A University of Massachusetts Amherst public health researcher has updated and validated the widely used Pregnancy Physical Activity Questionnaire (PPAQ) to improve the measurement performance of this self-report physical activity method.
Lisa Chasan-Taber, professor and chair of biostatistics and epidemiology, and her research group used novel and innovative tools—an advanced accelerometer and wearable camera—to assess PPAQ performance. The researchers developed the PPAQ in 2004 as the first validated pregnancy physical activity questionnaire. Listed on the UMass Amherst timeline of research breakthroughs, the PPAQ is considered the gold standard in the field of prenatal physical activity epidemiology.
“We’re pleased to report that the updated PPAQ provides reliable and valid estimates of physical activity and sedentary behavior in pregnant women,” says Chasan-Taber, lead author of the paper published June 8 in the American Journal of Epidemiology. “It’s critical for public health researchers to have a toolbox of physical activity measurements—both self-report and objective measures such as monitors—at their disposal.”
The paper points out that physical inactivity during pregnancy is “an urgent public health concern,” implicated in a range of conditions, including excessive gestational weight gain, gestational diabetes, pre-eclampsia and pre-term birth.
The validated, updated PPAQ is an important tool with a variety of applications to close the knowledge gap on how best to quantify physical activity during pregnancy.
The PPAQ has been translated into 13 languages for use in 70 countries. In the U.S., it’s part of the Environmental Influences on Child Health Outcomes (ECHO) study, a National Institutes of Health-supported longitudinal birth cohort across 35 centers. ECHO aims to understand the effects of early environmental influences on child health and development, in an effort to find ways to enhance it.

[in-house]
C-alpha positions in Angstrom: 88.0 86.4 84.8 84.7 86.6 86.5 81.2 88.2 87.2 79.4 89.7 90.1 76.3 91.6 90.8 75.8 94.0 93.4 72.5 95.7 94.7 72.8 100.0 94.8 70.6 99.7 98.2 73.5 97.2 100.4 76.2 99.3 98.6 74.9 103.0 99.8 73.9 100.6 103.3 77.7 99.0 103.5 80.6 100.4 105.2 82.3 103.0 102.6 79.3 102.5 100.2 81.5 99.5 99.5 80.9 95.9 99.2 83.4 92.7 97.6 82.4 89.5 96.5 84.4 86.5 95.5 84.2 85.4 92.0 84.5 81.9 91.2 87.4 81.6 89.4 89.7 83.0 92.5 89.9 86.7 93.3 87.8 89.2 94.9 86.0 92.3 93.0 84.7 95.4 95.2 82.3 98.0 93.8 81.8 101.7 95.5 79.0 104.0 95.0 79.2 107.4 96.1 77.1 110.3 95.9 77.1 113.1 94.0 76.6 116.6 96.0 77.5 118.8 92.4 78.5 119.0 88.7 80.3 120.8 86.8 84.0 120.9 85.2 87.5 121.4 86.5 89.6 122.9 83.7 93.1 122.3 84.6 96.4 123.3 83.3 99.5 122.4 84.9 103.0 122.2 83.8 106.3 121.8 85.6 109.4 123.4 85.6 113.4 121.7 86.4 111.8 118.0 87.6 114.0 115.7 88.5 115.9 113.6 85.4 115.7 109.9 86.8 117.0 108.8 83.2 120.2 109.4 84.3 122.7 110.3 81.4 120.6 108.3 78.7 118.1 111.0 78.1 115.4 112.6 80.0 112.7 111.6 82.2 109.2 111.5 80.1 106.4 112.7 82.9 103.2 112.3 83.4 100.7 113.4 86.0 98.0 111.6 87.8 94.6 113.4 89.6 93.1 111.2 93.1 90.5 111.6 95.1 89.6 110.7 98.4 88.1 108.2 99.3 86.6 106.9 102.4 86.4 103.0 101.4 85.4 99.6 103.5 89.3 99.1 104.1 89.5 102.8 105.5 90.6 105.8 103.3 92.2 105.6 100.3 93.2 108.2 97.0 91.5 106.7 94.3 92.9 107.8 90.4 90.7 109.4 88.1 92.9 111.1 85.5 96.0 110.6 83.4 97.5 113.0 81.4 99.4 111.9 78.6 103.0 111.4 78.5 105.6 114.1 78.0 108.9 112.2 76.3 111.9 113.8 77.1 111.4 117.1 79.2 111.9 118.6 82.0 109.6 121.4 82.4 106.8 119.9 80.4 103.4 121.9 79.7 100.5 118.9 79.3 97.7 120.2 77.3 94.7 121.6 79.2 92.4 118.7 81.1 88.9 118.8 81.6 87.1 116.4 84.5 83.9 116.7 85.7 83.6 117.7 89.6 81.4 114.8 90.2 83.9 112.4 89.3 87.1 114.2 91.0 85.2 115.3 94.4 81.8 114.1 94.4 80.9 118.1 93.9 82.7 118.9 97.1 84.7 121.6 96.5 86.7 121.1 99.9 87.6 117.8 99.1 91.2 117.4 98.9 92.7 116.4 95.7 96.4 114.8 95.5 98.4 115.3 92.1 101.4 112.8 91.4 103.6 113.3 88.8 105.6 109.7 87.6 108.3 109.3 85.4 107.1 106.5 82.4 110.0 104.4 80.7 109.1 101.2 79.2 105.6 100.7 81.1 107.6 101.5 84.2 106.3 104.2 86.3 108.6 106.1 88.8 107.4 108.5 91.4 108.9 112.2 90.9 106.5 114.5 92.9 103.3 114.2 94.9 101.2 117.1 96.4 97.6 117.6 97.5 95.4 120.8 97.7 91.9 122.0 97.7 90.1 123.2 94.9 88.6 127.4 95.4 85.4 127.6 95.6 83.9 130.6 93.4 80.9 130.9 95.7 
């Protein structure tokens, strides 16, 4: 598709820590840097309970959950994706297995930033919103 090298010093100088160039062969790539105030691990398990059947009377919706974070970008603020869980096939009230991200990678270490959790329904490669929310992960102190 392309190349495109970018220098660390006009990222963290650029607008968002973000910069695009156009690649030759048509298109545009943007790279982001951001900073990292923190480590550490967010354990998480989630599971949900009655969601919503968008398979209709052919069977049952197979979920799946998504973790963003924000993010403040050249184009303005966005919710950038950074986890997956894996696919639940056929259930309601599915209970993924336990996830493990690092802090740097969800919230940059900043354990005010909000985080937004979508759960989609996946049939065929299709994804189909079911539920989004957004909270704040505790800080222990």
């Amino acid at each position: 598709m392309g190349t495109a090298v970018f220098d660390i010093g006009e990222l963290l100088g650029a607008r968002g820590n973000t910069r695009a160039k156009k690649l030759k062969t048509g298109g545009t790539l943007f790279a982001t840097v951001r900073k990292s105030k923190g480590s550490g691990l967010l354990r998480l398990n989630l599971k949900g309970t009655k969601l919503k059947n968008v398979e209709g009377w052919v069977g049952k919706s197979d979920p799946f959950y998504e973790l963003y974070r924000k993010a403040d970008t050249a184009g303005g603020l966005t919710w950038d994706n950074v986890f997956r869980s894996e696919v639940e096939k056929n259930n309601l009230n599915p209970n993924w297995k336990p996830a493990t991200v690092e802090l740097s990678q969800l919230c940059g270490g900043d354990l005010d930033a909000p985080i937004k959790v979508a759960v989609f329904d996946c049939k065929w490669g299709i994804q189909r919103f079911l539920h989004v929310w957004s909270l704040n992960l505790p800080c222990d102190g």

“The PPAQ is used in surveillance studies to see how active pregnant women are, it’s used to measure compliance with guidelines for activity during pregnancy, to determine the optimal dose of physical activity for reducing risk of maternal and fetal disorders, and to evaluate the impact of exercise intervention studies,” Chasan-Taber says.
In updating the PPAQ, the researchers aimed to take advantage of advances over the past two decades in calibration and validation methods and in the measurement of contemporary sedentary behaviors, such as texting and screen time.
“The accelerometer helps us validate the intensity of the activity, but it tells us nothing about what people are doing,” Chasan-Taber says. “The camera takes repeated, frequent snapshots to determine the type of activity—was it sports, was it childcare, was it housekeeping? The two together provide a strong representation.”
For the validation study, 50 participants in early, mid and late pregnancy completed the updated PPAQ and wore the accelerometer on their non-dominant wrist and the wearable camera on a lanyard around their neck for seven consecutive days. Afterward, they completed the PPAQ again. The data analyzed showed the PPAQ is a reliable and valid measure of a broad range of physical activities.
Lisa Chasan-Taber et al, Update and Novel Validation of a Pregnancy Physical Activity Questionnaire, American Journal of Epidemiology (2023). DOI: 10.1093/aje/kwad130
American Journal of Epidemiology
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